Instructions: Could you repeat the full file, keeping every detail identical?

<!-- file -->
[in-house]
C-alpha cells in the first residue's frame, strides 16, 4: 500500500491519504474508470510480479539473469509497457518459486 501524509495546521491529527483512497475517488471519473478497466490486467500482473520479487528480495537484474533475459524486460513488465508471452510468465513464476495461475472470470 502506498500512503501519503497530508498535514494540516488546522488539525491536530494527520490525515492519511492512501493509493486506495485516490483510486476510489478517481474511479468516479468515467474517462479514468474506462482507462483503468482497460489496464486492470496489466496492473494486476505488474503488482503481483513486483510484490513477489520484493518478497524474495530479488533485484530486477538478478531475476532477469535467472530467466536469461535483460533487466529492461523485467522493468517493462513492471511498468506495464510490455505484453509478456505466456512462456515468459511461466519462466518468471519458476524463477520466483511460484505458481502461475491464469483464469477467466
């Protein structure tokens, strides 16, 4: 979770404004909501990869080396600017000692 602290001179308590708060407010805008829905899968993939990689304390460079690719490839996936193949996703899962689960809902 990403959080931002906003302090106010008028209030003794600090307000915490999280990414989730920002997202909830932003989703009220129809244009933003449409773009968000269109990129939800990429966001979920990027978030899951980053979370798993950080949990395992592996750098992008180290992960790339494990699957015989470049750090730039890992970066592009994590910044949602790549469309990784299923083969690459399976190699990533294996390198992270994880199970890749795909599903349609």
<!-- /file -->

[in-house]
C-alpha cells in the first residue's frame, strides 16, 4: 500500500491519504474508470510480479539473469509497457518459486 501524509495546521491529527483512497475517488471519473478497466490486467500482473520479487528480495537484474533475459524486460513488465508471452510468465513464476495461475472470470 502506498500512503501519503497530508498535514494540516488546522488539525491536530494527520490525515492519511492512501493509493486506495485516490483510486476510489478517481474511479468516479468515467474517462479514468474506462482507462483503468482497460489496464486492470496489466496492473494486476505488474503488482503481483513486483510484490513477489520484493518478497524474495530479488533485484530486477538478478531475476532477469535467472530467466536469461535483460533487466529492461523485467522493468517493462513492471511498468506495464510490455505484453509478456505466456512462456515468459511461466519462466518468471519458476524463477520466483511460484505458481502461475491464469483464469477467466
């Protein structure tokens, strides 16, 4: 979770404004909501990869080396600017000692 602290001179308590708060407010805008829905899968993939990689304390460079690719490839996936193949996703899962689960809902 990403959080931002906003302090106010008028209030003794600090307000915490999280990414989730920002997202909830932003989703009220129809244009933003449409773009968000269109990129939800990429966001979920990027978030899951980053979370798993950080949990395992592996750098992008180290992960790339494990699957015989470049750090730039890992970066592009994590910044949602790549469309990784299923083969690459399976190699990533294996390198992270994880199970890749795909599903349609």